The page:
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Name: Julian Matthews
Location: Kuala Lumpur, Malaysia

Hi. I'm a former journalist and Malaysian correspondent to CNet, ZDnet, Newsbytes (Washington Post-Newsweek Interactive wire agency), Nikkei Electronics Asia and AsiaBizTech.com. I also previously contributed to The Star, The Edge, The New Straits Times, The New Zealand Herald and various magazines. Currently, I train and advise managers and executives on strategies to optimize their use of social media and online channels to reach customers. My company, Trinetizen Media, runs media training workshops on social media, media relations, investor relations, corporate blogging, podcasting, multimedia marketing, online advertising, multimedia journalism and crisis communications. You can connect with me on Facebook or LinkedIn or Twitter.

Wednesday, March 19, 2008

Arthur C Clarke dies

From the LA Times:
Arthur C. Clarke, who peered into the heavens with a homemade telescope as a boy and grew up to become a visionary titan of science-fiction writing and collaborated with director Stanley Kubrick on the landmark film "2001: A Space Odyssey," has died. He was 90.

The knighted British-born writer died early Wednesday in Colombo, Sri Lanka, where he had made his home for decades, after experiencing a cardio-respiratory attack, his secretary, Rohan De Silva, told Reuters.

Clarke wrote scores of fiction and nonfiction books (some in collaboration) and more than 100 short stories -- as well as hundreds of articles and essays. Among his best-known science-fiction novels are "Childhood's End," "Rendezvous With Rama," "Imperial Earth" and "2001: A Space Odyssey."

"Nobody has done more in the way of enlightened prediction," science-fiction author Isaac Asimov once wrote.

"I'd say he was the major hard science-fiction writer -- that is, the writer of science fiction that is scientifically scrupulous -- in the second half of the 20th century," UC Irvine physics professor Gregory Benford, an award-winning science-fiction author who collaborated with Clarke on the 1990 science-fiction novel "Beyond the Fall of Night," told The Times in 2005.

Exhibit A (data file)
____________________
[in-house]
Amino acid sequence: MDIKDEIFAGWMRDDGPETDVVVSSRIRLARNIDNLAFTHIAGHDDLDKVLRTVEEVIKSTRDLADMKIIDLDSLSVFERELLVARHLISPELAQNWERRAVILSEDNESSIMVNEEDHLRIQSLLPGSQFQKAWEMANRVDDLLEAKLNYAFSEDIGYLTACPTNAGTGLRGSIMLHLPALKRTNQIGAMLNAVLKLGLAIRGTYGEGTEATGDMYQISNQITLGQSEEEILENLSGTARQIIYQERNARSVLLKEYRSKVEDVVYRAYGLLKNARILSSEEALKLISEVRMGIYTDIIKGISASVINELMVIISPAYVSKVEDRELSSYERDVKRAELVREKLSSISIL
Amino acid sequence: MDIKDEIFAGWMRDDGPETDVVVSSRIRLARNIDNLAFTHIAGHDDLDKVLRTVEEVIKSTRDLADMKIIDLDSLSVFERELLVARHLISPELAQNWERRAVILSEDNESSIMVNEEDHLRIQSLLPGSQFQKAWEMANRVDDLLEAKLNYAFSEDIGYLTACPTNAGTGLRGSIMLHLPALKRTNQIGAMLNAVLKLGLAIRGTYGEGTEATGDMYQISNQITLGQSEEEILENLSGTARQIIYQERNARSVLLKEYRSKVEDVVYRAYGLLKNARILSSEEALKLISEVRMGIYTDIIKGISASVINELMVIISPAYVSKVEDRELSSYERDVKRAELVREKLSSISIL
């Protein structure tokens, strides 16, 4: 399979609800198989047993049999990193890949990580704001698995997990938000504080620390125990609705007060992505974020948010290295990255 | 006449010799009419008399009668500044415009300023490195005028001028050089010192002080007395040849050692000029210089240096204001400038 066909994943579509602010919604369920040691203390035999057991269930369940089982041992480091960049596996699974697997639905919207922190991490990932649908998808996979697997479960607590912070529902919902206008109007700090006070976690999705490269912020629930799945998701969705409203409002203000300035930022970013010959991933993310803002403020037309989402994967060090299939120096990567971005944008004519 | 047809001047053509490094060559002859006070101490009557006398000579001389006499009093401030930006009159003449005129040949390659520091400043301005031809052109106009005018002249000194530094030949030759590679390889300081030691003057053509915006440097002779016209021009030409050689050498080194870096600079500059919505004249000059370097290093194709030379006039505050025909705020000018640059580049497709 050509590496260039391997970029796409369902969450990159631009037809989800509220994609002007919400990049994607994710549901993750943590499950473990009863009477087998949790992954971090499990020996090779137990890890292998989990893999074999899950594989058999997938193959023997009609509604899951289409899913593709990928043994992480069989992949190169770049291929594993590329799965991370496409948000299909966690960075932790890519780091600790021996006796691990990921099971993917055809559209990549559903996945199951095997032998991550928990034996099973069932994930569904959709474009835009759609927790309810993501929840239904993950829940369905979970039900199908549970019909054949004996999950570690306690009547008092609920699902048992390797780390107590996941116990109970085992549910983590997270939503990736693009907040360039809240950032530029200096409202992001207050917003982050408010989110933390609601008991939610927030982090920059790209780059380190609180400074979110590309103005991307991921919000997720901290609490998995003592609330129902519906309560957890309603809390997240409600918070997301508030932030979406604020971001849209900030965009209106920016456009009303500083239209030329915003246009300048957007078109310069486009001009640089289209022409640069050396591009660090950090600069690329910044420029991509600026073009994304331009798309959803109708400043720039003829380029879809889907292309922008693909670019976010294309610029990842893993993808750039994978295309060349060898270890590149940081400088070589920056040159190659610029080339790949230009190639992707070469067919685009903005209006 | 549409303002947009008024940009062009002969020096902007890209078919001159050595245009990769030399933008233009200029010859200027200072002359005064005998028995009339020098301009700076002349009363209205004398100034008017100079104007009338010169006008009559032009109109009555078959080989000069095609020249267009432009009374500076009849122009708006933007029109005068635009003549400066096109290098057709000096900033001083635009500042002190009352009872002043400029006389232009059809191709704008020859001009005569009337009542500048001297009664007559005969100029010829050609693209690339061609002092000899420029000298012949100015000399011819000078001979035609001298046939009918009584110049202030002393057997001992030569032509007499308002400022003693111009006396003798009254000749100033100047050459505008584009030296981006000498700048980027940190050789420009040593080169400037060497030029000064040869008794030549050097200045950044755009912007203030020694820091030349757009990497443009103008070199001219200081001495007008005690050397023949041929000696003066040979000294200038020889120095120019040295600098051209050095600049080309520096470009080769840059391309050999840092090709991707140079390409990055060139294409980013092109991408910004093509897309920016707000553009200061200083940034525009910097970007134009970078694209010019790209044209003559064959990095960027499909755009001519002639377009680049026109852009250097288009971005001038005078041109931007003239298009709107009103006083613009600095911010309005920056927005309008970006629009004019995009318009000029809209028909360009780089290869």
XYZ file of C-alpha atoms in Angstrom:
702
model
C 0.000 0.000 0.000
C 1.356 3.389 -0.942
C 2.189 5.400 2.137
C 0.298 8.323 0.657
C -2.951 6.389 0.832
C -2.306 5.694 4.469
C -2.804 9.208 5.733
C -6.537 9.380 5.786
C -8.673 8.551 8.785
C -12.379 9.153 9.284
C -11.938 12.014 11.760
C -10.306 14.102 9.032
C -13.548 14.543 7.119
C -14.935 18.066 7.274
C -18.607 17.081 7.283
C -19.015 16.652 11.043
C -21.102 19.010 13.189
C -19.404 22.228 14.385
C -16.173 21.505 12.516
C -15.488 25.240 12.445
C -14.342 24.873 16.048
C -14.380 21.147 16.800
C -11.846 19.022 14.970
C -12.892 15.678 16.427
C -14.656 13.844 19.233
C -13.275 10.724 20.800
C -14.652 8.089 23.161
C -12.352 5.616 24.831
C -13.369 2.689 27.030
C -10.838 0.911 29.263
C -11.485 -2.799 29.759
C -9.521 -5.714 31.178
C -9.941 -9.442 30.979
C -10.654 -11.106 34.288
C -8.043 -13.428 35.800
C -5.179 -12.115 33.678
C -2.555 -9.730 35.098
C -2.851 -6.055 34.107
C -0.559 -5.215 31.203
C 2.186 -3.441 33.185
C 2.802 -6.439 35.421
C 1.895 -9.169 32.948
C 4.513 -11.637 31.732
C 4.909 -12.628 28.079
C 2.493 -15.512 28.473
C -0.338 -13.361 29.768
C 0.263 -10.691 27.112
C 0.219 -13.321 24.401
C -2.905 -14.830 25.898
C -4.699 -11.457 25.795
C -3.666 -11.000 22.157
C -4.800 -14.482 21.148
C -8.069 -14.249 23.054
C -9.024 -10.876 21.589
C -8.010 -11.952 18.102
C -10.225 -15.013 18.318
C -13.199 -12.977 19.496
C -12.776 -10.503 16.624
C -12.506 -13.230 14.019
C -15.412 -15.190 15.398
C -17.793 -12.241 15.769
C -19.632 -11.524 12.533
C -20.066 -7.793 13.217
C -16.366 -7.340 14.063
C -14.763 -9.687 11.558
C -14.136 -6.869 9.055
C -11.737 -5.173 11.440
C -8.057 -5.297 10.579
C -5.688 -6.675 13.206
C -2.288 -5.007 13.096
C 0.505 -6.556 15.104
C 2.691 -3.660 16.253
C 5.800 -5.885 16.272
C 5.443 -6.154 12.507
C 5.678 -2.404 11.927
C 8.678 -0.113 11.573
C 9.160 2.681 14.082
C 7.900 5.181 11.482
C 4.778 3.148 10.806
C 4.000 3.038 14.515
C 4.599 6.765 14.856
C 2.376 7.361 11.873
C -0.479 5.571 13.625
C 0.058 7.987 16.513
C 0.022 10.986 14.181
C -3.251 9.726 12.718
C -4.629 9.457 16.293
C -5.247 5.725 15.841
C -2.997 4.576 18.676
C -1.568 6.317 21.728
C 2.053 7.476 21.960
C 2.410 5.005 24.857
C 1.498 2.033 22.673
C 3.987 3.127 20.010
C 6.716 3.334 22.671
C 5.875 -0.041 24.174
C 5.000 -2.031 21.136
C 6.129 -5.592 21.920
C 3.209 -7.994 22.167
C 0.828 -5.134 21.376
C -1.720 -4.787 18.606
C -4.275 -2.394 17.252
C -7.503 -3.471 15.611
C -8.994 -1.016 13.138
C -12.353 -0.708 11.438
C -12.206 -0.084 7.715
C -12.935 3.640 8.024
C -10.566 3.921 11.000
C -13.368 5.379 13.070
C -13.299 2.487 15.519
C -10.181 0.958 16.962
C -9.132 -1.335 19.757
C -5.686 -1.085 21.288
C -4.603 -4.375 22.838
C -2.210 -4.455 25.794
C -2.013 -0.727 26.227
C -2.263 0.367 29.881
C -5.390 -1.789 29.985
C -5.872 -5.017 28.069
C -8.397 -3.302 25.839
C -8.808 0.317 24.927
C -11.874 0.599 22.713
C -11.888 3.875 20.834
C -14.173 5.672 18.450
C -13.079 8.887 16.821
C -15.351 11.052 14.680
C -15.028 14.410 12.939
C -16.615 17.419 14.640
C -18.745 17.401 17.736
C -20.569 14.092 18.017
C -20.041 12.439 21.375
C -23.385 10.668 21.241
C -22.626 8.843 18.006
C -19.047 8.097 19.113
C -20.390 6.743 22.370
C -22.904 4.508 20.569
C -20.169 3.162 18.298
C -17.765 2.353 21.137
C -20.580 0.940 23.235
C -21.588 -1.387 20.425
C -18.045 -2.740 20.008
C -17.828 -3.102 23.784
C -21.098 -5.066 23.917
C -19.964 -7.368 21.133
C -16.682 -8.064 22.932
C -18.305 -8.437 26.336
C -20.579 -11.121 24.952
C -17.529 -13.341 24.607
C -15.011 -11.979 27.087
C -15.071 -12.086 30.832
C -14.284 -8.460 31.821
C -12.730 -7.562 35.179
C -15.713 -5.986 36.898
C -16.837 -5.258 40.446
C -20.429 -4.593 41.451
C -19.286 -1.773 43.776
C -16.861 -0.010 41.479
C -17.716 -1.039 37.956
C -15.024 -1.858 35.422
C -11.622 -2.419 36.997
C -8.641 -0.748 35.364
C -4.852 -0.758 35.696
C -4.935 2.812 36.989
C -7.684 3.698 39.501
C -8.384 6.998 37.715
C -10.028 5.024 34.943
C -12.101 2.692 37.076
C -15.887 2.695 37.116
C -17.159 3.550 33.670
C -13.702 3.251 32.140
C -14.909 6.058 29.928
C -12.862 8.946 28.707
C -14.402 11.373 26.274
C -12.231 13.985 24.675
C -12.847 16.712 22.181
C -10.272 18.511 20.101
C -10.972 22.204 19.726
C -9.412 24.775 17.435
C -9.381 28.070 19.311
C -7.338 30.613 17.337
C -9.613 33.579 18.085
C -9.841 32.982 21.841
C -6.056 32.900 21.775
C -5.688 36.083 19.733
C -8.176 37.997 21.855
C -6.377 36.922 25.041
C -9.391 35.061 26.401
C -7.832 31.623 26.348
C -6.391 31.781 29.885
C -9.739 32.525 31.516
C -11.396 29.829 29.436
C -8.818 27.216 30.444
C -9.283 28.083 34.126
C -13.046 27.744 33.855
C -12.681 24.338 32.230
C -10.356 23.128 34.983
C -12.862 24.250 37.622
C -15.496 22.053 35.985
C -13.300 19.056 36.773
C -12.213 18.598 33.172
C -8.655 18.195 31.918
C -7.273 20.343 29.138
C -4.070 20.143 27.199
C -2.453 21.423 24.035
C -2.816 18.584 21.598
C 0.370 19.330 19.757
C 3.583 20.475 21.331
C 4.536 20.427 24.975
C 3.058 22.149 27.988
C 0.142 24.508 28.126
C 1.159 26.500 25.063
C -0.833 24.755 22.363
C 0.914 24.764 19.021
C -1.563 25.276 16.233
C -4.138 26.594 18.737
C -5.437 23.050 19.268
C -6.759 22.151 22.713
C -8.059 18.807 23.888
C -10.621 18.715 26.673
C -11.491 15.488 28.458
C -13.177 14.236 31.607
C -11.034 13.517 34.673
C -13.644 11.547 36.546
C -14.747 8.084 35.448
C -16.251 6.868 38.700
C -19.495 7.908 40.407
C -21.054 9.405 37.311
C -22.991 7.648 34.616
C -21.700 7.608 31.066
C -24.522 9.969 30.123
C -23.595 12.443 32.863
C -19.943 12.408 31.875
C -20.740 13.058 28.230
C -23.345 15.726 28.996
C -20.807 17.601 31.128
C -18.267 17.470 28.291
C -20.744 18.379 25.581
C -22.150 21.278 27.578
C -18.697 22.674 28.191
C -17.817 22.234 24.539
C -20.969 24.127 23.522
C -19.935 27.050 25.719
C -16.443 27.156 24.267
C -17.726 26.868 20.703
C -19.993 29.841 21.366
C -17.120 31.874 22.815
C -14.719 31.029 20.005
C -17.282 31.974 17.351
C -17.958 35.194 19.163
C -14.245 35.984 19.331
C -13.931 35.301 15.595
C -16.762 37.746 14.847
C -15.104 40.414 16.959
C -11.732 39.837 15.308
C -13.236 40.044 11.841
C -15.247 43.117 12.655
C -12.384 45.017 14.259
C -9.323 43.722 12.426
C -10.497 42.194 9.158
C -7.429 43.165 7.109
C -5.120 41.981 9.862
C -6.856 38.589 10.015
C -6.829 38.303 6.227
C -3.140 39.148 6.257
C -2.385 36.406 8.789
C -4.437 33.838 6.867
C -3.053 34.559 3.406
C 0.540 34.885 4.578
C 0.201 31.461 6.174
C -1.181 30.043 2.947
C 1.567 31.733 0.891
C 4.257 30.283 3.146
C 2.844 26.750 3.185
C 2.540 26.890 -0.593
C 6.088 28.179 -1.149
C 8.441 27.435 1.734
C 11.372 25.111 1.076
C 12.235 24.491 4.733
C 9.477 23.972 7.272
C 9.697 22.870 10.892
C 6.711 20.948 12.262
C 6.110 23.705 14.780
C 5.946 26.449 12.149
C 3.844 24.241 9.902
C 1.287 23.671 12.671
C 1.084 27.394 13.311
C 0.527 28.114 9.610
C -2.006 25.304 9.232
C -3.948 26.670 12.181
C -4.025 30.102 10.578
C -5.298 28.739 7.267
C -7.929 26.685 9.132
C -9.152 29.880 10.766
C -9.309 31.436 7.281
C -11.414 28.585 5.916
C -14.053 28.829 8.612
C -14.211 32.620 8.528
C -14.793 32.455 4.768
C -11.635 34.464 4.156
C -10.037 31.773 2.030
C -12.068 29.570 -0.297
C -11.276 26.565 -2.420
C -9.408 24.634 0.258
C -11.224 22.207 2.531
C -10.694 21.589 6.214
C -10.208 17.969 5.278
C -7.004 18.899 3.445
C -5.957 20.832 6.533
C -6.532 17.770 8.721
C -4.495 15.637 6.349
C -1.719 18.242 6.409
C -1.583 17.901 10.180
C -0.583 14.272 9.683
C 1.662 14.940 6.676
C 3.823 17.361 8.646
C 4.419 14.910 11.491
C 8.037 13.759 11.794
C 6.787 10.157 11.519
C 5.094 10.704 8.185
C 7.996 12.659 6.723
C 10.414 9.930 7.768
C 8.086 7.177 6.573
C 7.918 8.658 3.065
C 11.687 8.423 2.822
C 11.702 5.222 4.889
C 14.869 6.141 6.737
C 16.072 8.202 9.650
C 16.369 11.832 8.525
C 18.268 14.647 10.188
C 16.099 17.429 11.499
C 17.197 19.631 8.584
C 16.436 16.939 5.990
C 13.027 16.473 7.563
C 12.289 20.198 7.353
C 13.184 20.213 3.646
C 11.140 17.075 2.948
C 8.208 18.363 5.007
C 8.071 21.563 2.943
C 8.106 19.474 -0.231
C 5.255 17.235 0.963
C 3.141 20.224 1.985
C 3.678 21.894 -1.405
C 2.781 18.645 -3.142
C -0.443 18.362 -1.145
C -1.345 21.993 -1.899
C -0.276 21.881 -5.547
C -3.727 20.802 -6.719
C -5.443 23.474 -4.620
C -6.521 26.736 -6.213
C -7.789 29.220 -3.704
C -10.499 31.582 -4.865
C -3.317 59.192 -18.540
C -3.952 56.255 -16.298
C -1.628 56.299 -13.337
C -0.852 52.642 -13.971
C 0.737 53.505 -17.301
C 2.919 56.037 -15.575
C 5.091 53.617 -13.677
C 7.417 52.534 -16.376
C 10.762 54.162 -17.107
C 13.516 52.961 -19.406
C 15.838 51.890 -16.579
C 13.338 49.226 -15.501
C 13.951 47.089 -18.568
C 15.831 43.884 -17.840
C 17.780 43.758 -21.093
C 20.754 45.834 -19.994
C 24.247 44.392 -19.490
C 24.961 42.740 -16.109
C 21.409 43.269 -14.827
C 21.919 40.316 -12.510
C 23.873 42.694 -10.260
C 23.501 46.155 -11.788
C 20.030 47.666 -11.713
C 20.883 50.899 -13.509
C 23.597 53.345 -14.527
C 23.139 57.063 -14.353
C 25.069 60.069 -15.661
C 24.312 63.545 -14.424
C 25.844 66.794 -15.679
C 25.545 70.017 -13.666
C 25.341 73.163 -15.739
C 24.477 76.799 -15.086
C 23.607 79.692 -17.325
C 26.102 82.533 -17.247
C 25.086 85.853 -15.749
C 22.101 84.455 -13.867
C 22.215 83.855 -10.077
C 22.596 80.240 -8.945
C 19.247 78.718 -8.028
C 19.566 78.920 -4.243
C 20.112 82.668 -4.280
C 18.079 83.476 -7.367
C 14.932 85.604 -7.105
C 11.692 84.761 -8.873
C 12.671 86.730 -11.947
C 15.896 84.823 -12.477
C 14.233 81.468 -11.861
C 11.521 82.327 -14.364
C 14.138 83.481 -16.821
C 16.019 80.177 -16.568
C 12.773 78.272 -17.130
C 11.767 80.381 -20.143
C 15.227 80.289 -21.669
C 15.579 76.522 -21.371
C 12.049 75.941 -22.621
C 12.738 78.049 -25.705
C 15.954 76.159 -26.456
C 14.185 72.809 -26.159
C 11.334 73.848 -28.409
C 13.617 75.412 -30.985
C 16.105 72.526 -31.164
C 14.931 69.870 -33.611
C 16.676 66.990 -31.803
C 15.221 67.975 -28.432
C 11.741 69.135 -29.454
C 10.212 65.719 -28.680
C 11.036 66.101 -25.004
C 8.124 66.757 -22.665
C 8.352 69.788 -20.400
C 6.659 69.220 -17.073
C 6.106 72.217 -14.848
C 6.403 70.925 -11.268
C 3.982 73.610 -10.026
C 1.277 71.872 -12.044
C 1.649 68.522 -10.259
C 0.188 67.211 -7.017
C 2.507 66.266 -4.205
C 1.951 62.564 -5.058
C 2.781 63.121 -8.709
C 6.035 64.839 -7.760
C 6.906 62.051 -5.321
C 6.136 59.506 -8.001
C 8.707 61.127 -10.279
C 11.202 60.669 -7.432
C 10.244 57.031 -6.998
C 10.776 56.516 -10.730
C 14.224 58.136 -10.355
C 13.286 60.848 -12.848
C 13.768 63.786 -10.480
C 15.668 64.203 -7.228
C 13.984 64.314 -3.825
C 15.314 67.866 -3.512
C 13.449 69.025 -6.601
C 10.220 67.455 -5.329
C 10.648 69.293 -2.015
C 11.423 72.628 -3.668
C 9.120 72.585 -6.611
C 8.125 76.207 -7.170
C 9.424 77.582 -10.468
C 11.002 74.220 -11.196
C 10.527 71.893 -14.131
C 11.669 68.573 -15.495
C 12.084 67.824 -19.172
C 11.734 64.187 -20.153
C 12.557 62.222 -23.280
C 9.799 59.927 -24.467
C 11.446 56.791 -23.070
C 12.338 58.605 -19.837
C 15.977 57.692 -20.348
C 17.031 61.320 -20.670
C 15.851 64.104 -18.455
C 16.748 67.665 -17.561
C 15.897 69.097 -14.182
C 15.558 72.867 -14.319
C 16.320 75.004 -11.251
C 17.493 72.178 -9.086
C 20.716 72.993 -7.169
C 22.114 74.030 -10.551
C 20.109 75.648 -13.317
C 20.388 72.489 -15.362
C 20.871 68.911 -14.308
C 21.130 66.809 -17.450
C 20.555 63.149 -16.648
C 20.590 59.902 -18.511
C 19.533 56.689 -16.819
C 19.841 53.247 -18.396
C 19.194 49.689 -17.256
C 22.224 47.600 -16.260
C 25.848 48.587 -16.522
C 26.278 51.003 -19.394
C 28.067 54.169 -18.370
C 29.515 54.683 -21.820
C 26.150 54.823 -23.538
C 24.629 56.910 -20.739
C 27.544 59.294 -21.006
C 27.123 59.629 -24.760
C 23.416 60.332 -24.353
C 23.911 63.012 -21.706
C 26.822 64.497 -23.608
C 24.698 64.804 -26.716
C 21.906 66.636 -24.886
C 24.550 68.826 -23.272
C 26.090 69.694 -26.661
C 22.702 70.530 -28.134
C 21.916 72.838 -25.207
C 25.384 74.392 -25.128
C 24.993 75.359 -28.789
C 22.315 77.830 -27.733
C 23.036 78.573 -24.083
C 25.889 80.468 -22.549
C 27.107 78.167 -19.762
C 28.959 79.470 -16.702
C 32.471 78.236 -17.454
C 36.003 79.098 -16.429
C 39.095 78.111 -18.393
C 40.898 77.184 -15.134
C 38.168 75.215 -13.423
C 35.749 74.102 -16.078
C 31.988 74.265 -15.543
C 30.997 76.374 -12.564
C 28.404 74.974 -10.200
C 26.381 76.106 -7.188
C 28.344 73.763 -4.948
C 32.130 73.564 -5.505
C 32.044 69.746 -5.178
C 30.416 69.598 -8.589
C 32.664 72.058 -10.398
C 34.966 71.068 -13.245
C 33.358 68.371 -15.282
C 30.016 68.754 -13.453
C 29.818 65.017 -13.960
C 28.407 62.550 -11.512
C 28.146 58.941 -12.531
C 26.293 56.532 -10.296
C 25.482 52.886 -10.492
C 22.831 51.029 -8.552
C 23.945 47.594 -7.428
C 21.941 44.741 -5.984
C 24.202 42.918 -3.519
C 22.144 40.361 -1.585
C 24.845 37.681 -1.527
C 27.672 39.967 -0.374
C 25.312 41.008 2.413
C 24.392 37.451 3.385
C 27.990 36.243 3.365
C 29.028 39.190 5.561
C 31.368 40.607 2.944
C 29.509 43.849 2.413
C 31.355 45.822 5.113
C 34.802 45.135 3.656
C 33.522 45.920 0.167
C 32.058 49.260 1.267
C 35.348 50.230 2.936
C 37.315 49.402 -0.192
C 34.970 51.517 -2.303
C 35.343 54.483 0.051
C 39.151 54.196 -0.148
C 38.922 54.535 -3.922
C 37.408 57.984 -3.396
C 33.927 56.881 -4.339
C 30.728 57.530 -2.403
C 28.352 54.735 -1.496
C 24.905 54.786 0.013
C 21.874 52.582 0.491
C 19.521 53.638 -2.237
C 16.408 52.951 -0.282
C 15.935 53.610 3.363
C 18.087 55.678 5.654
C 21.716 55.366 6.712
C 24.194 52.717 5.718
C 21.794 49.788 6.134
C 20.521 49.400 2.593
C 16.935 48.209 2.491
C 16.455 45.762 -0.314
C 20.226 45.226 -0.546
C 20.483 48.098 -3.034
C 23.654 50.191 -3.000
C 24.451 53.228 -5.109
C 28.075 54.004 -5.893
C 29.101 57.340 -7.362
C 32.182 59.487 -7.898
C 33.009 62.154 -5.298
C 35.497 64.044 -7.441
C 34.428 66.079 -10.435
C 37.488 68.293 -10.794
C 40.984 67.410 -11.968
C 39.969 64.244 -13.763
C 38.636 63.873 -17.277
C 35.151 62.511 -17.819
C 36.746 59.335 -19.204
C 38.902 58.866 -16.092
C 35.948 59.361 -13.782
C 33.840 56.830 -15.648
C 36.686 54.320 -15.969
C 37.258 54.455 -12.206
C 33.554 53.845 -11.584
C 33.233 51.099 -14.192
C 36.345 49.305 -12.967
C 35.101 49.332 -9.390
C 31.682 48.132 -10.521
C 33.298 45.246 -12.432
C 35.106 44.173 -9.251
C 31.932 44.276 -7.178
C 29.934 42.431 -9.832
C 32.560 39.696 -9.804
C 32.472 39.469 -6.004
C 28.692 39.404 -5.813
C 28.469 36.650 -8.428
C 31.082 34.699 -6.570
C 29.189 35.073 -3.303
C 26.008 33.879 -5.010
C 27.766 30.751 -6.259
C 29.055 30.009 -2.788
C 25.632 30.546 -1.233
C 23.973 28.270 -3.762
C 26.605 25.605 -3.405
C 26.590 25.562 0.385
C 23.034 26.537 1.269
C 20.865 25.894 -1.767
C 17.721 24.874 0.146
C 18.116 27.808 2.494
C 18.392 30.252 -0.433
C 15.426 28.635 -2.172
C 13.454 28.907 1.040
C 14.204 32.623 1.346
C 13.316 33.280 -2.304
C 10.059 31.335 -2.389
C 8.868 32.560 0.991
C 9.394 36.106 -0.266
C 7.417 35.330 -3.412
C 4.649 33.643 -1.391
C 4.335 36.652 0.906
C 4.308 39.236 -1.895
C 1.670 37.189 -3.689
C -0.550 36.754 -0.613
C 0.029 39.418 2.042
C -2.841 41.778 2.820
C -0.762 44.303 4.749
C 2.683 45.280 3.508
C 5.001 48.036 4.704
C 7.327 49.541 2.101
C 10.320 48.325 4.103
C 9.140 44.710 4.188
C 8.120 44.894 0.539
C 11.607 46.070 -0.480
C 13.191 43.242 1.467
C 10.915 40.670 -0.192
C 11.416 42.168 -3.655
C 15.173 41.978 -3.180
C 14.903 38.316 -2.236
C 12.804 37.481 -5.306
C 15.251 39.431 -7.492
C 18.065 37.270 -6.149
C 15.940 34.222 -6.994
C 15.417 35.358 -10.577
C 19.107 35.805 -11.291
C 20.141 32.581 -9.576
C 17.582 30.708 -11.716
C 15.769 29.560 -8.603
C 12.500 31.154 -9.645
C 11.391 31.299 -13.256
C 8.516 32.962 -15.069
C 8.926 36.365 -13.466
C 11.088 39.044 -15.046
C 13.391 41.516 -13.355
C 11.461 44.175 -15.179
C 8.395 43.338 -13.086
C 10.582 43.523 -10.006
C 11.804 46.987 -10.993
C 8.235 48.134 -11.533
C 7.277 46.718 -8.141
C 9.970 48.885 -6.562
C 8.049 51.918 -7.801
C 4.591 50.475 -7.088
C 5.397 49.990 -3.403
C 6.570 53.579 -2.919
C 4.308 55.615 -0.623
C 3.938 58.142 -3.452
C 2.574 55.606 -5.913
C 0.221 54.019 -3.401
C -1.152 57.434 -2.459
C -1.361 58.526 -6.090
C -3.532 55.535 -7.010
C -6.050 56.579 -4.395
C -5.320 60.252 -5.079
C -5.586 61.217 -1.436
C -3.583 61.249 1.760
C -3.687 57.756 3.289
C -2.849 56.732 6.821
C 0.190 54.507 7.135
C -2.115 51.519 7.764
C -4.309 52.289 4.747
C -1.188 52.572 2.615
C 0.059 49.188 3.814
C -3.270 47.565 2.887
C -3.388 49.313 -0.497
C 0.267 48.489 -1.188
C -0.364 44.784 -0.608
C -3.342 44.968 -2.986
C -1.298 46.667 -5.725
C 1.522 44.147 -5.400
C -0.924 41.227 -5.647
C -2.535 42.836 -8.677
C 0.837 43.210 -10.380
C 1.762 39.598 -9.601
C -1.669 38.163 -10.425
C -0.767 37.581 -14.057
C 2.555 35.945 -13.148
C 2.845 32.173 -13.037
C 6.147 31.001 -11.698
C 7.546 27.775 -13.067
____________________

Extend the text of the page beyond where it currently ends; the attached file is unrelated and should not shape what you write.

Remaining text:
George Slusser, author of the 1978 book "The Space Odysseys of Arthur C. Clarke" and curator emeritus of UC Riverside's Eaton Collection -- the world's largest publicly accessible collection of science fiction, fantasy, horror and utopian fiction -- ranks Clarke as one of the three greatest science-fiction writers of all time.

"Clarke, along with Asimov and [Robert A.] Heinlein, is unique in that his human dramas are determined by advances in science and technology," Slusser, a professor of comparative literature, said in 2005. "He places his characters in a near future where science has changed the way we live and the possibilities for adventure.

"Clarke incarnates the essence of [science fiction], which is to blend two otherwise opposite activities into a single story, that of the advancement of mankind."

His remarkable record of foreseeing future technologies led him to be known as "the godfather of the telecommunications satellite."

A radar pioneer in the Royal Air Force during World War II, Clarke wrote a 1945 article in Wireless World magazine in which he outlined a worldwide communications network based on fixed satellites orbiting Earth at an altitude of 22,300 miles -- an orbital area now often referred to as the Clarke Orbit.

Clarke's seminal article, for which he received $40, was published two decades before Syncom II became the world's first communications satellite put into geosynchronous orbit in 1963.

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